Non-performing loans: Bad debt levels improve


Leticia Lozano
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Latin American banks have come a long way since the financial crises of the 1990s and ordinary citizens are bringing their savings out from under their mattresses like never before.

Loan portfolios have also strengthened to new levels this year, but the ratio of non-performing loans to total loans is still high at around 9%, according to new data from the region’s banking associations. Peru, for one, has made real progress. Bad debts in the Peruvian banking system fell to a 23-year low in 2005 to October to 2.59%, down from 11% in 1998. Spain’s Lima-based Banco BBVA Continental has made the biggest impact in credit control, cutting its NPL ratio to 1.59%. It is now moving into higher-risk loans to small businesses.

Colombia has also done well, moving into high-yield consumer loans while maintaining solid loan recovery levels. Consumer loans rose to 22% of total loans in 2004 and the bad debt loan ratio has fallen to 5%, down from almost 10% in 2000. Chile leads the field with a bad debt loan ratio of just 1.07% this year to October, compared with 1.45% a year ago.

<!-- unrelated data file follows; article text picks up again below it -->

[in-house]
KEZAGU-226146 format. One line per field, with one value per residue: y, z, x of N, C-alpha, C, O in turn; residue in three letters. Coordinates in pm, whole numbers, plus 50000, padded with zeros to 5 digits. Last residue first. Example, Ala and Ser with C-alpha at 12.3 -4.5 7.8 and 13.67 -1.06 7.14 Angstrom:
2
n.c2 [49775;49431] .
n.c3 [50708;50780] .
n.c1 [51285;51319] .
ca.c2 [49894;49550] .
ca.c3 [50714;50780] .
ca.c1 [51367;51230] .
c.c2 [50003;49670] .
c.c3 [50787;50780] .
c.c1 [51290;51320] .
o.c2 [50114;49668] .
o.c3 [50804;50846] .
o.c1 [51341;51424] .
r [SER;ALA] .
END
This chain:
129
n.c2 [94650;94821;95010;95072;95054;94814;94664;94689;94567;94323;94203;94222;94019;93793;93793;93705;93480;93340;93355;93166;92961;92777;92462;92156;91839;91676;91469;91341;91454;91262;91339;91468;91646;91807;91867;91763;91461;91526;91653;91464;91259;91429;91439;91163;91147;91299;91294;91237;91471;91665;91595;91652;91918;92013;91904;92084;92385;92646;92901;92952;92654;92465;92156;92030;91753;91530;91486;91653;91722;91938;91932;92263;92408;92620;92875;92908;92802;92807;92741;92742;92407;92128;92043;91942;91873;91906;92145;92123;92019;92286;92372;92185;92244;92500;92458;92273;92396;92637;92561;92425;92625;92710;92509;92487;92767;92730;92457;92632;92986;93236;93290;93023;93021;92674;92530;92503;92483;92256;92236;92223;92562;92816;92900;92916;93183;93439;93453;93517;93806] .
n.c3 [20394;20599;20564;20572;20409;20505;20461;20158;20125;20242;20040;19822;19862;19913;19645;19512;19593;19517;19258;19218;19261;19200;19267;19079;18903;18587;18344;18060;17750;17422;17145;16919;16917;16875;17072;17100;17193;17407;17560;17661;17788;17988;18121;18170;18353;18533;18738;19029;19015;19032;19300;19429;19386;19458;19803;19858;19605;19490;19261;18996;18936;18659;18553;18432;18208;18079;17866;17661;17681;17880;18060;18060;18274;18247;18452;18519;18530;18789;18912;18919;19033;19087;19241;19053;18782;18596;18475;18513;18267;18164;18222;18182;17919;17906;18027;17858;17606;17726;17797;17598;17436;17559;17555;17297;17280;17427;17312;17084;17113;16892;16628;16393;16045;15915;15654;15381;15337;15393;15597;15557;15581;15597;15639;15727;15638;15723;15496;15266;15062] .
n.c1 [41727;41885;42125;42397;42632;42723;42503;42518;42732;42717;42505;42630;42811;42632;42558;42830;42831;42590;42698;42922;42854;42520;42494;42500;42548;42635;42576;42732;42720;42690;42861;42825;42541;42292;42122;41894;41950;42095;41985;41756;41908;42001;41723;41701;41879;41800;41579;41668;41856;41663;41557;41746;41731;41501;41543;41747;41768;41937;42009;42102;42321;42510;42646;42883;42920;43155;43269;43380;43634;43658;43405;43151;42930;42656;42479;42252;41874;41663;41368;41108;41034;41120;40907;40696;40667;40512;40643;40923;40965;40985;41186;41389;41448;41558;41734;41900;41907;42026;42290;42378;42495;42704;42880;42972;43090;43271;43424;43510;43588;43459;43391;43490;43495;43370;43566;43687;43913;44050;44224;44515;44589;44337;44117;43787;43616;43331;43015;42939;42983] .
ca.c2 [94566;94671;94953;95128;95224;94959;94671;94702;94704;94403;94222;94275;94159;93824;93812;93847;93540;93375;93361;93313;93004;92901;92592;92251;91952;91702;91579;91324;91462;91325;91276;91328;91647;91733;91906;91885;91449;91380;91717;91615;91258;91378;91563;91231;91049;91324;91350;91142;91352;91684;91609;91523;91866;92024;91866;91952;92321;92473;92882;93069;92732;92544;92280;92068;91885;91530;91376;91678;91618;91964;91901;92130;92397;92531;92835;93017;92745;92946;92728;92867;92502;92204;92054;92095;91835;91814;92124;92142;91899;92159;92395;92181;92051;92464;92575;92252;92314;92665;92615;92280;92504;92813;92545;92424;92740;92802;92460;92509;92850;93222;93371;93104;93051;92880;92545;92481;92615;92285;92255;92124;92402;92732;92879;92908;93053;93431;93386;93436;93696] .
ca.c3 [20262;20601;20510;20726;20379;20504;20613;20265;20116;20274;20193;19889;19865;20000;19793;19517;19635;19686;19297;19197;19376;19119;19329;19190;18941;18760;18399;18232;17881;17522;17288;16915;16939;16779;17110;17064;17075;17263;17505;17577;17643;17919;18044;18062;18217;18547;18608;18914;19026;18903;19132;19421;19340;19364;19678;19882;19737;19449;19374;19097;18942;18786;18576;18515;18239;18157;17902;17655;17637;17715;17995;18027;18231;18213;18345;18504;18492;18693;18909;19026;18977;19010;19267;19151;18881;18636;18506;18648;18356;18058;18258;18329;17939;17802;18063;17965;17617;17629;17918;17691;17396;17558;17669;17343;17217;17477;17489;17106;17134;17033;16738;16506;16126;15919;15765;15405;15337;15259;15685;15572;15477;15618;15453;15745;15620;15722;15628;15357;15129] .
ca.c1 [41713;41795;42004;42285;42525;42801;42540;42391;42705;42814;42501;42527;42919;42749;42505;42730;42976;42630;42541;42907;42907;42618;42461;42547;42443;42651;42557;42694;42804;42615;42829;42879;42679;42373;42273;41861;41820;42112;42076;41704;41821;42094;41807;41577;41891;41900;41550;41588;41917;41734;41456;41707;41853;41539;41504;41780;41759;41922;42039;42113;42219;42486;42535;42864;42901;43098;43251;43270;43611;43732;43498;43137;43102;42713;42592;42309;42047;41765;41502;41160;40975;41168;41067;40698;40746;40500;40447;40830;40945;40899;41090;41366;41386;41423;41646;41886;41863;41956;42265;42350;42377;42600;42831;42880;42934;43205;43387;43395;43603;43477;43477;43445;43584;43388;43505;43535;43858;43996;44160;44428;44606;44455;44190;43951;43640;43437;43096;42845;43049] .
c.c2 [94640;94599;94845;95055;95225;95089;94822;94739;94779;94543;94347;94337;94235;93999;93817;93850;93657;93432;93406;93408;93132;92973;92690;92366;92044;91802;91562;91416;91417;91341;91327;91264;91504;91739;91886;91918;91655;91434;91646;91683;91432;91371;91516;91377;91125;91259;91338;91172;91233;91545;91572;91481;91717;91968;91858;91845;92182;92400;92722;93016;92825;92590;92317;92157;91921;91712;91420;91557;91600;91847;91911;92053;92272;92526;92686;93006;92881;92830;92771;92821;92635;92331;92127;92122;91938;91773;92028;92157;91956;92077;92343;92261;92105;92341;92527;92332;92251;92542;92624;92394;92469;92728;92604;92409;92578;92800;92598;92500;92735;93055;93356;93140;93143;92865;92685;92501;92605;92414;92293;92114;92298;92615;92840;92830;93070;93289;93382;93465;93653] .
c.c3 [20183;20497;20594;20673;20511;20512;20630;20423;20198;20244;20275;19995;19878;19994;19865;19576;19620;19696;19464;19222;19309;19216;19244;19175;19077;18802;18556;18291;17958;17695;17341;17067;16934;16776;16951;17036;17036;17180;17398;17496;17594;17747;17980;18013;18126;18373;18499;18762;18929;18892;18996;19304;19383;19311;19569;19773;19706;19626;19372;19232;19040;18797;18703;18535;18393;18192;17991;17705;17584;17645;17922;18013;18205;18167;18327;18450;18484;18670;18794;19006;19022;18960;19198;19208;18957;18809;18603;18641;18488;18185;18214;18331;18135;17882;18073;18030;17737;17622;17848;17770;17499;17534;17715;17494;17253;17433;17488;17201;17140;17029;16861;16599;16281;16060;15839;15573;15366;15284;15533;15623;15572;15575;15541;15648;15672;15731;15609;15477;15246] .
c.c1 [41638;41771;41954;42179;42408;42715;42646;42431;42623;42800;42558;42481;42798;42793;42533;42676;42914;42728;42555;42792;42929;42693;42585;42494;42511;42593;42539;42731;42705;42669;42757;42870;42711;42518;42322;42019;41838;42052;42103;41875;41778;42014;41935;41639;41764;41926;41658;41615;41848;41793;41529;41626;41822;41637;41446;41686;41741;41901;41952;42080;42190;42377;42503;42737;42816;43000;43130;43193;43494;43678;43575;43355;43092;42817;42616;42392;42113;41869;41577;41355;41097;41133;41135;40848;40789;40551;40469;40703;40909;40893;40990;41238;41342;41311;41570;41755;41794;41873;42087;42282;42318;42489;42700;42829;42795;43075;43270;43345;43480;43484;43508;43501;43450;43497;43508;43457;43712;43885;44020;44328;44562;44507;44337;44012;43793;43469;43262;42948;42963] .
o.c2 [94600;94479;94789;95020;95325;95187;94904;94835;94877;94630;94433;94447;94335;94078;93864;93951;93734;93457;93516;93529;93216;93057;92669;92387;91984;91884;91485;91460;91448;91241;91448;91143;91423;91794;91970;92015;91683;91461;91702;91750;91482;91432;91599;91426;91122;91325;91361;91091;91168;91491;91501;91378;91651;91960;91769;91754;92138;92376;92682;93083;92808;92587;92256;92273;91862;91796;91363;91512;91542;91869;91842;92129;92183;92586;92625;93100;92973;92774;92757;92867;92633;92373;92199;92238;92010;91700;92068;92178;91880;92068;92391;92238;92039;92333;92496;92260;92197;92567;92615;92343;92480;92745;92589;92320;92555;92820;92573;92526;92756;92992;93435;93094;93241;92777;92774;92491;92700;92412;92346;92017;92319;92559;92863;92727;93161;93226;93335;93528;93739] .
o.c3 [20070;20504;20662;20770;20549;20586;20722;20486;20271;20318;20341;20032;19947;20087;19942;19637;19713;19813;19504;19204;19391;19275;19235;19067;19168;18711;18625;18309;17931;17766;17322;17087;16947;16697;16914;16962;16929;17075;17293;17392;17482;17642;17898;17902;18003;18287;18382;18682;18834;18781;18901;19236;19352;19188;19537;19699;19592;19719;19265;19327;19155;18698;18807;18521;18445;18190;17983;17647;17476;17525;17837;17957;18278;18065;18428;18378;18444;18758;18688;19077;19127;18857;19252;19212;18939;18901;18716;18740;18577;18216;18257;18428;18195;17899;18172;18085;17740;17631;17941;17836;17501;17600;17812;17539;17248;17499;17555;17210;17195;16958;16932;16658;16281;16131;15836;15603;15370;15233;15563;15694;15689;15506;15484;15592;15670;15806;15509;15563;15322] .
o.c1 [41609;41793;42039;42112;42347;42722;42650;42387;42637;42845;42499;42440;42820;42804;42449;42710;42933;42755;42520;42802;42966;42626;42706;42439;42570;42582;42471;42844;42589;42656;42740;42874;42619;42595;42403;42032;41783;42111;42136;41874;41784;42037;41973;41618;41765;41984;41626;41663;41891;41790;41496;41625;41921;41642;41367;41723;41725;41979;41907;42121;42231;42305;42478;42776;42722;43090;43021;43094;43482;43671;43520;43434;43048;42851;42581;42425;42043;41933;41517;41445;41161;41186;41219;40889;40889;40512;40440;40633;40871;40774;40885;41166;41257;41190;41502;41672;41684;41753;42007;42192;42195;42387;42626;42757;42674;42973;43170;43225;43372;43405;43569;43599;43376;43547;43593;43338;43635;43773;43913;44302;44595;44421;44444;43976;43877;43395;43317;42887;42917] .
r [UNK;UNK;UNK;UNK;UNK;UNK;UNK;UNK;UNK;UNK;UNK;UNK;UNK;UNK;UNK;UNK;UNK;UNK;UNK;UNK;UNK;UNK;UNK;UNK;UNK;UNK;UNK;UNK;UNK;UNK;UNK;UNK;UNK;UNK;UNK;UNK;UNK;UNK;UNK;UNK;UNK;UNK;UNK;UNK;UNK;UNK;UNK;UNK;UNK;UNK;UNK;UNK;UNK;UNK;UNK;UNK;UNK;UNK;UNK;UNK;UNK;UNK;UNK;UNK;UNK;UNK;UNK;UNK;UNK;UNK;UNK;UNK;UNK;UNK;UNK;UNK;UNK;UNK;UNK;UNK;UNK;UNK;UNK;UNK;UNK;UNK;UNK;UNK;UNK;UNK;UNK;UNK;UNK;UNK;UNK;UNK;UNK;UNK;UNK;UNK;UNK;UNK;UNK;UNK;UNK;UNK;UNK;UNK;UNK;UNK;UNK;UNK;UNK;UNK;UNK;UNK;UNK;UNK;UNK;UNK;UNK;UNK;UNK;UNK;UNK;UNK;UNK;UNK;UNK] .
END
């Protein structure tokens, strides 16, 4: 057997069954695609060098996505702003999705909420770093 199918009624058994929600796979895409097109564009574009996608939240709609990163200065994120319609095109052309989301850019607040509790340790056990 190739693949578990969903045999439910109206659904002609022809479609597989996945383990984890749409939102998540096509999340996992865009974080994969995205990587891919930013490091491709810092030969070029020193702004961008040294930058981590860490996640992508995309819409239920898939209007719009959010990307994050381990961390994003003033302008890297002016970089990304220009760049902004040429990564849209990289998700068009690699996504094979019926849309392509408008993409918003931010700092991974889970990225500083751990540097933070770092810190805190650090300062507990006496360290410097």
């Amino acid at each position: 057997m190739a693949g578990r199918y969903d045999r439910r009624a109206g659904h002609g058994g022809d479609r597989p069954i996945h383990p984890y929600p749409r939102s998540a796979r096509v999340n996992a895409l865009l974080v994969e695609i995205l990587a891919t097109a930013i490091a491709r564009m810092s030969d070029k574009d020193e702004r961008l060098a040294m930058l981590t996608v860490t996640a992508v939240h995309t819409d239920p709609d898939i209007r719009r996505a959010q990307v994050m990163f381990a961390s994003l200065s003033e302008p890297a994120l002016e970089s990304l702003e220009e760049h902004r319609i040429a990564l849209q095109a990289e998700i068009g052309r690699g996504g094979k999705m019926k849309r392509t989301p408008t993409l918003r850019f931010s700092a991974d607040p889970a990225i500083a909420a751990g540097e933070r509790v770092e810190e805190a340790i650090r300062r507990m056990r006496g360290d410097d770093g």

Achilles heel

But Argentina, still recovering from its banking collapse in 2001, has a much higher ratio at 7%, and Paraguay’s NPLs are equivalent to 40% of the central bank’s reserves. “Reserve coverage remains the system’s Achilles heel in regards to asset quality as bank managements struggle to reach, or maintain, the minimum conservative mark of 100%,” Moody’s said in a recent report.

Still, Latin America needs banks to take credit risks to enable small businesses to grow and generate economic prosperity and remains an attractive market with high potential for development. The region’s banking markets are underdeveloped and loans as a percentage of GDP are only 16% in Mexico and 30% in Brazil, compared with 129% in Spain.


Banks remain wary of lending to small businesses and corporate finance remains costly at about 20% for local currency loans and 10% for dollar loans.

A good sign is that foreign banks in Latin America are being capitalized by their parent companies and Citibank, Santander, HSBC and BBVA have injected large sums into their units in Argentina. Many banks are also being a lot more careful in their choice of lenders, even in riskier, low-income segments.